In Hyndluljóð, Freyja is said to be on the valsinni, ['the way of the slain']. The valsinni is probably comparable to the helveg mentioned in Gylfaginning 49, the road to Hel, the zodiac crossing the Milky Way at Scorpio or the Milky Way itself.


The mission of Freyja is to find out the pedigree of her husband Ottar. Why is Hyndla the right person to ask?

As Antares/Hyndla is located on the Hel-way, all dead men must pass her so she knows all of their names as well as their ancestry.

Gylfaginning 49: Hermod’s Journey to Hel

We find another related story  in Gylfaginning 49. After the death of Balder, Hermodr is dispatched to Hel on the Hel-way (the zodiac). He rides through dark and deep dales till he arrives at the river Gjallar (the constellation Scorpio here seen as a river). The river has to be crossed at the bridge Gjallarbrú attended by a guardian called Modgudr (the star Antares). The bridge thunders beneath him (‘dynr’, compare the rattling earth in Baldrs draumar). Modgudr asked him about his name and race (compare to Hyndla). Interesting, she says that he doesn't have the color of a dead man. Upon arriving at the hell-gate (‘helgrindum’, compare to the ‘dyrr’ of Baldrs draumar, Ophiuchus) Hermodr then takes the helveg ("en niðr ok norðr liggr helvegr.")


Gylfaginning 49: Thökk & Hyrrokkin

Hel told Hermodr that Baldur would be released if the whole of creation wept for him. However, a giantess (gýgr) in a cave (‘í helli’, compare the Gnipahellir) called Thökk (the name might be related to Thakkrad in Völundarkvida) refused to weep. I assume Thökk acts here as a guardian of the netherworld, who like the Greek Cerberus, refuses to let people escape from the realm of the dead.

In another story related to Baldur's funeral appears a giantess called Hyrrokkin riding like Hyndla on a wolf (vargi). Her name is normally translated as ‘fire-smoked’ and reminds one of the cuneiform sign of the Sumerian goddess Lisi and Antares, depicting a brazier. Like the other figures discussed above, she is associated with a shaking of the earth:

‘Hyrrokkin then went to the ship, and with a single push set it afloat, but the motion was so violent that the fire sparkled from the rollers, and the earth shook all around ('ok lönd öll skulfu’). This shaking of the earth, we also find in connection to the bound Loki (Ophiuchus) and ‘earthquakes’.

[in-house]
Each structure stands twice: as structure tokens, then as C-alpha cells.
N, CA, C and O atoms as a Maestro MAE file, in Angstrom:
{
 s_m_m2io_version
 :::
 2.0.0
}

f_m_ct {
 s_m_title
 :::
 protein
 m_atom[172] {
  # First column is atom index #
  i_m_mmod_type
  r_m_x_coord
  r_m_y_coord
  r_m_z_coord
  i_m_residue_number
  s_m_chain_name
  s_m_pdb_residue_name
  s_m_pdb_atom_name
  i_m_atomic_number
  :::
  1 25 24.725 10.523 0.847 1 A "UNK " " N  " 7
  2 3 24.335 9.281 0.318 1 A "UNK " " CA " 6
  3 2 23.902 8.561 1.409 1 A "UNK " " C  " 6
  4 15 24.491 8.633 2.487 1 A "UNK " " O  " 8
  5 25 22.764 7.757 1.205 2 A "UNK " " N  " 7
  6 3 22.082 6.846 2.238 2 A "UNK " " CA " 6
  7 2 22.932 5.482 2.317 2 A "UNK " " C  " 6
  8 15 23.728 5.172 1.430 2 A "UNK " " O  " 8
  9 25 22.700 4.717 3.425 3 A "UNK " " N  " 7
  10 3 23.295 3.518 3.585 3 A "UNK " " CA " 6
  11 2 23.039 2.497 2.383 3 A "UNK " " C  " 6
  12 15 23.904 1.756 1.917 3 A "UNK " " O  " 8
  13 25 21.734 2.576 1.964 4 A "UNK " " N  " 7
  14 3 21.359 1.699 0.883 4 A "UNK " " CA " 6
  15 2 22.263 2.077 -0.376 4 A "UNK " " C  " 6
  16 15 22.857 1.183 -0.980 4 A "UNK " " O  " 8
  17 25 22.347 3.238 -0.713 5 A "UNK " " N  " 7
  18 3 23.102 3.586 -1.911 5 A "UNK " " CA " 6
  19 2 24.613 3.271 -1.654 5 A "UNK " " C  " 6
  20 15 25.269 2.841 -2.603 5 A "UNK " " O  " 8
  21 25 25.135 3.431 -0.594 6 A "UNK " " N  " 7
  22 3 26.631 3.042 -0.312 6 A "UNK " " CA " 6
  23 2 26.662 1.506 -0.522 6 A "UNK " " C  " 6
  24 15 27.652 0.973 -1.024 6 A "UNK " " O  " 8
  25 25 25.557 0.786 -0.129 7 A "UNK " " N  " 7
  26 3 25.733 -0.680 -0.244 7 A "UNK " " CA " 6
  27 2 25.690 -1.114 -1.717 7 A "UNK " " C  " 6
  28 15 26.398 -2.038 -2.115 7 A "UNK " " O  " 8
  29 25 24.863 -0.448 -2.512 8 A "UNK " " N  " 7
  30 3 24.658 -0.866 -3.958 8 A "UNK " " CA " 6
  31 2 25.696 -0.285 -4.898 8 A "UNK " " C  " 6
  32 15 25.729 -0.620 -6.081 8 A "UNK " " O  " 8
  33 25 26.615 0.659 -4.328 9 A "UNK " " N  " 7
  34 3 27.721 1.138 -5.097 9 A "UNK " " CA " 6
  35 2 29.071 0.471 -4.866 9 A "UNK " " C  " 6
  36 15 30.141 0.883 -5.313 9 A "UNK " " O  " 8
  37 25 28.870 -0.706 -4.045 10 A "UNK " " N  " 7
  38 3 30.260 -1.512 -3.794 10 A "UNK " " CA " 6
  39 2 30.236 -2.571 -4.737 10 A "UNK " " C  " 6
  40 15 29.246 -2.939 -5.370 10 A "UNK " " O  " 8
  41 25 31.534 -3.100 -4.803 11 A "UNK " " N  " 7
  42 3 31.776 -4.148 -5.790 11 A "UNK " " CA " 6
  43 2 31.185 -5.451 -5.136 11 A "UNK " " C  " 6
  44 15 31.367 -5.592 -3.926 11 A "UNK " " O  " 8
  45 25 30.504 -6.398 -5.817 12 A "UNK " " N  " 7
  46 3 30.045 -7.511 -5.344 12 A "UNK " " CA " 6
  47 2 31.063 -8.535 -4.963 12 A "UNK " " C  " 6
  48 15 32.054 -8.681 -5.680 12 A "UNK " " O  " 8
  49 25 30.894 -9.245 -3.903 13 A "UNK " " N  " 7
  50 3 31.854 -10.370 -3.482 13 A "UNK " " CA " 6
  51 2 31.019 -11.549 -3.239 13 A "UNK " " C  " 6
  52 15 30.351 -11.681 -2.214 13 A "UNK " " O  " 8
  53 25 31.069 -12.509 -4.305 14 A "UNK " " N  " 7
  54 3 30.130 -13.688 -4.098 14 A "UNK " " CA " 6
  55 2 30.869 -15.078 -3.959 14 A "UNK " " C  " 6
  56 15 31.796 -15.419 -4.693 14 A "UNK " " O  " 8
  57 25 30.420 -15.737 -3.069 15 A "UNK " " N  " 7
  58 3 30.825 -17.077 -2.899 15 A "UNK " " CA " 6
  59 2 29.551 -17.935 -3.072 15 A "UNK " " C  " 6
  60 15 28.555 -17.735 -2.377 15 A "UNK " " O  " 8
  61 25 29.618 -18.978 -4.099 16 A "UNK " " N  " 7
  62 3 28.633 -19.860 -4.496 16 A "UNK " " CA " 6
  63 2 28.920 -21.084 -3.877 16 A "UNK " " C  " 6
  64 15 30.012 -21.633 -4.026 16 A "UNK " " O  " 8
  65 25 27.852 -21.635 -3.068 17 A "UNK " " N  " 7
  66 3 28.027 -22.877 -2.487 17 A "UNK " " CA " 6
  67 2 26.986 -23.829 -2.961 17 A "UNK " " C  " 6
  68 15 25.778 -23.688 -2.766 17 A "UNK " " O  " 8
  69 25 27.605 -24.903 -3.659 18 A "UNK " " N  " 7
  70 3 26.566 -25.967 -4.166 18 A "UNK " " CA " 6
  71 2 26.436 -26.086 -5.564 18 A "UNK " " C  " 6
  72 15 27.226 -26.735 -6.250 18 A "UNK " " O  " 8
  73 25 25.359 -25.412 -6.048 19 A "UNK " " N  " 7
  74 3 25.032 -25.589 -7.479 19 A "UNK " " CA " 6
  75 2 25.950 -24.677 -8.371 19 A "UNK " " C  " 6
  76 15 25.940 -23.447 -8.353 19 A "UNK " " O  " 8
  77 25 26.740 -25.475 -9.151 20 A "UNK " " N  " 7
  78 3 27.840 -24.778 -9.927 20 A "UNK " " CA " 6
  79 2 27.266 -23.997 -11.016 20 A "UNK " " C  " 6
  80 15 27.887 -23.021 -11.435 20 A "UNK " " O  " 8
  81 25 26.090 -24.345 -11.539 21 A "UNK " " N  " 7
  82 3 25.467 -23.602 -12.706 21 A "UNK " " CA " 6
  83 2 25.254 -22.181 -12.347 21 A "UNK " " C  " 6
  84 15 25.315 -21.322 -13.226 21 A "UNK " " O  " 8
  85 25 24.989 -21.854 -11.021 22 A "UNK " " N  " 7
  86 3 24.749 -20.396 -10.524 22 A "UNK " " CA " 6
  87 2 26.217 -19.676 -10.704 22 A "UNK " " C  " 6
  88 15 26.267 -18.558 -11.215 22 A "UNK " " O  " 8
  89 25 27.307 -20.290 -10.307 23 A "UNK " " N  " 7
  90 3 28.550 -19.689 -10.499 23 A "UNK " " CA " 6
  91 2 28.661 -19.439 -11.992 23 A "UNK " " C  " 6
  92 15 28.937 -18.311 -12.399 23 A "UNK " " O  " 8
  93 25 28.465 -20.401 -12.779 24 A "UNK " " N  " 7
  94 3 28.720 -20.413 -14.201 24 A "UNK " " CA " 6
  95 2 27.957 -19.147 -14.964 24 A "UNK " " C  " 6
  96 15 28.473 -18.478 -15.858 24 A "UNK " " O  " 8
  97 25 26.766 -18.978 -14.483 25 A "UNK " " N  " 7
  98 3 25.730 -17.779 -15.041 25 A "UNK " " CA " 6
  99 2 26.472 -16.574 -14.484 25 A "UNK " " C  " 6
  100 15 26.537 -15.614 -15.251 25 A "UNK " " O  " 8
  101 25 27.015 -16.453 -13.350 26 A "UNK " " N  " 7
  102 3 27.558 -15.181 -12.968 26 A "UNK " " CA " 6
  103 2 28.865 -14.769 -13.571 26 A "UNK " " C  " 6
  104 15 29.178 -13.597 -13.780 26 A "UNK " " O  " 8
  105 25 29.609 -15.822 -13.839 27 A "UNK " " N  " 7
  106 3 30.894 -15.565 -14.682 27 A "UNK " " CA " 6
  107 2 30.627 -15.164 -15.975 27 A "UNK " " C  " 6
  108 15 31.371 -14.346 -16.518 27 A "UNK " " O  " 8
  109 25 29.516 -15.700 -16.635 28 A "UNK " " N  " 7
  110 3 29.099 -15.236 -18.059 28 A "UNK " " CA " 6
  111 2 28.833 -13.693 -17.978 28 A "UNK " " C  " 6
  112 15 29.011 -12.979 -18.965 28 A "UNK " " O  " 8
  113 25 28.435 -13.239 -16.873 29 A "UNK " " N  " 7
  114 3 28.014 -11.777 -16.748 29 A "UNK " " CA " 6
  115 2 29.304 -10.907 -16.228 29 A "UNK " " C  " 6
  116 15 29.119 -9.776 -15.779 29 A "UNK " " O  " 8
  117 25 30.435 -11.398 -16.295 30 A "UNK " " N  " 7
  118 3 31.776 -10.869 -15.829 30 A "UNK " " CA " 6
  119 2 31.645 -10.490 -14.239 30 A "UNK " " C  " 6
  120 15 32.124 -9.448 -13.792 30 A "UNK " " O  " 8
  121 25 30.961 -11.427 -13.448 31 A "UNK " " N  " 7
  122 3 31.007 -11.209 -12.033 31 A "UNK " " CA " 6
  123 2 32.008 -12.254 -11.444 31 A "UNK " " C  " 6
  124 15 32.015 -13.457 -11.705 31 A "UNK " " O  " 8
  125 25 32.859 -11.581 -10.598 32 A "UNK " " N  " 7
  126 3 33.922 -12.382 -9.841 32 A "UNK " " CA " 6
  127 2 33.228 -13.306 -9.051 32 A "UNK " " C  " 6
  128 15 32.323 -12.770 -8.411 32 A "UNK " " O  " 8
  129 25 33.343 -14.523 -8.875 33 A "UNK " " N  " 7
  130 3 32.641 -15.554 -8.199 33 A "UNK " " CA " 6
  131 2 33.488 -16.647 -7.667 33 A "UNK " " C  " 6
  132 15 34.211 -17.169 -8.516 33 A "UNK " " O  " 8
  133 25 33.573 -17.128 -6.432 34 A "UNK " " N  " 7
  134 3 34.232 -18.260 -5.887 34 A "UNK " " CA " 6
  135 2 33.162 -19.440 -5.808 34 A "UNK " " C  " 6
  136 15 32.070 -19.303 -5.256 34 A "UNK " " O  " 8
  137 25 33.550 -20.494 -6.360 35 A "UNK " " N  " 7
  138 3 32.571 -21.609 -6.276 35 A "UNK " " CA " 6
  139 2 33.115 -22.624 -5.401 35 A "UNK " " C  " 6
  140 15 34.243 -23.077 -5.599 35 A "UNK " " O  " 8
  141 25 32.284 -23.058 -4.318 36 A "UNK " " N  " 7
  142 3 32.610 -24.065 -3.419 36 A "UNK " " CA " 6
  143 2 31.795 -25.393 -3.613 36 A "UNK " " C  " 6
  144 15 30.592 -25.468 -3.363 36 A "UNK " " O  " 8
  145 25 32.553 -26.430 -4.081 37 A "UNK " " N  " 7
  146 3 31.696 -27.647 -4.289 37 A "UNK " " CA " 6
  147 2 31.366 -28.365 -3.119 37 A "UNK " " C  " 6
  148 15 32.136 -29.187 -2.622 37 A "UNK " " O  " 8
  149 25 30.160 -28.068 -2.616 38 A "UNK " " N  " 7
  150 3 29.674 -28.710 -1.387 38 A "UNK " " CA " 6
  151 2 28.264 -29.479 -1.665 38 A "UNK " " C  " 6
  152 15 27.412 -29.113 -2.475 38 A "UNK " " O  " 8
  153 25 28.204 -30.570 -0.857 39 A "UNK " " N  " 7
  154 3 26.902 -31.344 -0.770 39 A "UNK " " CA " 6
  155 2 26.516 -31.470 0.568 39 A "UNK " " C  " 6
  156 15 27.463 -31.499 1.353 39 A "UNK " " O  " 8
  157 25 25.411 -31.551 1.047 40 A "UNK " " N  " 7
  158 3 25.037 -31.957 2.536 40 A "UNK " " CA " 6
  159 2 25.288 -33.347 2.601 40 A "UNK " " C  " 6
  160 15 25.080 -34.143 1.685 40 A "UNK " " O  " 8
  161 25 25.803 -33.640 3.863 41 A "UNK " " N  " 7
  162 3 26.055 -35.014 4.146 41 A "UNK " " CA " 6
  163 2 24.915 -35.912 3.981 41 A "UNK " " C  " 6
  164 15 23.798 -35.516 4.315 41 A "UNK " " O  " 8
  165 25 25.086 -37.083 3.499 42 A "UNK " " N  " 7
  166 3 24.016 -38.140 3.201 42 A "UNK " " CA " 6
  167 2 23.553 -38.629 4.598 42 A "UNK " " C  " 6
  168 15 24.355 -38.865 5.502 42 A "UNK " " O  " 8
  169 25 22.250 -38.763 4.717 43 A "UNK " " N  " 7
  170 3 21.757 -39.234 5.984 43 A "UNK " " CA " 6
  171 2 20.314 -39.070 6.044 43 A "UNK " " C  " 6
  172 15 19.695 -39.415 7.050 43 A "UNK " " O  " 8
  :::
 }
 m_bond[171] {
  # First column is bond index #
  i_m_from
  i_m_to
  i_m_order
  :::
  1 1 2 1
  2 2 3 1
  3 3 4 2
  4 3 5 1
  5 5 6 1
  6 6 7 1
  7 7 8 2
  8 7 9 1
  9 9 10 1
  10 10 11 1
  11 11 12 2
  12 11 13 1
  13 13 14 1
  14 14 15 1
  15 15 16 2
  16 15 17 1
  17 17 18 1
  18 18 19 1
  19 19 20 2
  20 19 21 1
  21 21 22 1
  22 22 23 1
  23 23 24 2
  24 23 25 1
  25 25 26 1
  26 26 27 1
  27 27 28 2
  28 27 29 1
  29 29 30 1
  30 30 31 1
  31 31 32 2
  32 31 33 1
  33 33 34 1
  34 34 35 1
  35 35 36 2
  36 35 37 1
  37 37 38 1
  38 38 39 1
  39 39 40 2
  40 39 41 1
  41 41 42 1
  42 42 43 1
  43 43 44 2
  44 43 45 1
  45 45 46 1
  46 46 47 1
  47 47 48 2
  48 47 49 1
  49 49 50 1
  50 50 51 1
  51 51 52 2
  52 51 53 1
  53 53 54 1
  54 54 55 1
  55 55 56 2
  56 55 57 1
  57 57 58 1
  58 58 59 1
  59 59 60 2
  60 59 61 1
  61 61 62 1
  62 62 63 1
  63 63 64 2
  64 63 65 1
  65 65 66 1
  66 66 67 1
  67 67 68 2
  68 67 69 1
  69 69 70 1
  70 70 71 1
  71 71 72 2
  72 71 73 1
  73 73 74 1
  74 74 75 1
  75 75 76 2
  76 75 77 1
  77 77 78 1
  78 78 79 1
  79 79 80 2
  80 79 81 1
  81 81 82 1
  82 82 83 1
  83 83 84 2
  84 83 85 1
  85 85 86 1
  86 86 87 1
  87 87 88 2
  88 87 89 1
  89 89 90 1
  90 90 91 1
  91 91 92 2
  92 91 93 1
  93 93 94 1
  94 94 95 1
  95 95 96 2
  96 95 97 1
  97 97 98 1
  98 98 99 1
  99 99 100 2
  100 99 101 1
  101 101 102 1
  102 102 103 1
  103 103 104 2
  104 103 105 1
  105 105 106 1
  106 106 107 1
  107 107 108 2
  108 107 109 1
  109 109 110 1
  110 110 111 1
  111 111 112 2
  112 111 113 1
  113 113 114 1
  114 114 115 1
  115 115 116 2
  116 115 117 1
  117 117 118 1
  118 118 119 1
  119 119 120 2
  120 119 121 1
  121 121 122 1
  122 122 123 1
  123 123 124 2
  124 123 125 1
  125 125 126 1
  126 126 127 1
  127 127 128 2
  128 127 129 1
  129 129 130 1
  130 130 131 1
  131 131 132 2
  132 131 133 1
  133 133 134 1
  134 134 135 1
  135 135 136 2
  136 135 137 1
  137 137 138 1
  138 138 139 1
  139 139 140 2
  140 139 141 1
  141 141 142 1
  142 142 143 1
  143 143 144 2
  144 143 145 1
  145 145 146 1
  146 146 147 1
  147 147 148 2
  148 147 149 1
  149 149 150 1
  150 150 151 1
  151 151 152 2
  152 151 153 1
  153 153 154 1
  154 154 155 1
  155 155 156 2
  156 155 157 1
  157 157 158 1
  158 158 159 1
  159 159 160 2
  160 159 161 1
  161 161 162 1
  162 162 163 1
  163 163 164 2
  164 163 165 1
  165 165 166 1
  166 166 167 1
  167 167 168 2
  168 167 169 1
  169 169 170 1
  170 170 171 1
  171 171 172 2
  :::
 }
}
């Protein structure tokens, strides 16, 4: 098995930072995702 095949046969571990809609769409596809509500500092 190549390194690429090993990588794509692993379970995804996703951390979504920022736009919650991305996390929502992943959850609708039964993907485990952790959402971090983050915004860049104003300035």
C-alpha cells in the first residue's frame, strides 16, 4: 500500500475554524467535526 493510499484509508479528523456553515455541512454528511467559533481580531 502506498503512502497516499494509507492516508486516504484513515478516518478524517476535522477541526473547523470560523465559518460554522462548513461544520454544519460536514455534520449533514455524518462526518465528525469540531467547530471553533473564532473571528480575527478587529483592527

In Skírnismál, we also find parallels to the stories mentioned above  . Skirnir is riding on a horse through moistened mountains (Milky Way). He meets a guardian (hirðir, Antares) sitting ‘á haugi’ ['on the gravemound'], hounds are howling (Scorpio, the hellhound, perhaps in this poem seen with multiple heads like Cerberus). The guardian asks him if he is already dead showing that he is indeed the guardian of the netherworld (compare the remark of Modgudr). Gerd mentions loud noises in front of her house (‘skjalfa gardar Gymis’, like the rattling of the earth and the thundering bridge).

 Interestingly the guardian seems to watch several ways ‘ok varðar alla vega’. What might this mean? Besides laying on the Milky Way and the zodiac, at one time, Antares was also seen as the point at which the zodiac crossed the celestial equator (around 3050 BC), however, because of precession, this point is shifting. This story might thus be an echo of its role as guardian of three ways.


Overall we find in different stories hints to a guardian or seeress represented by the bright red star Antares. In Old Persian traditions, there have been four guardians of the heavens, also called the four royal stars. They consist of Aldebaran in Taurus, Antares in Scorpius, Regulus in Leo and Formalhaut in Piscis Australis together marking the four cardinal points of the year: the equinoxes and solstices. In the stories, Antares seems to represent the winter solstice, the time of the dead, and might explain the role of such obscure figures as the Völva, Hyndla, Modgud, Thökk, Thakkrad, Hyrrokkin and the unnamed herdsman of Skírnismál.

[Germanic Astronomy]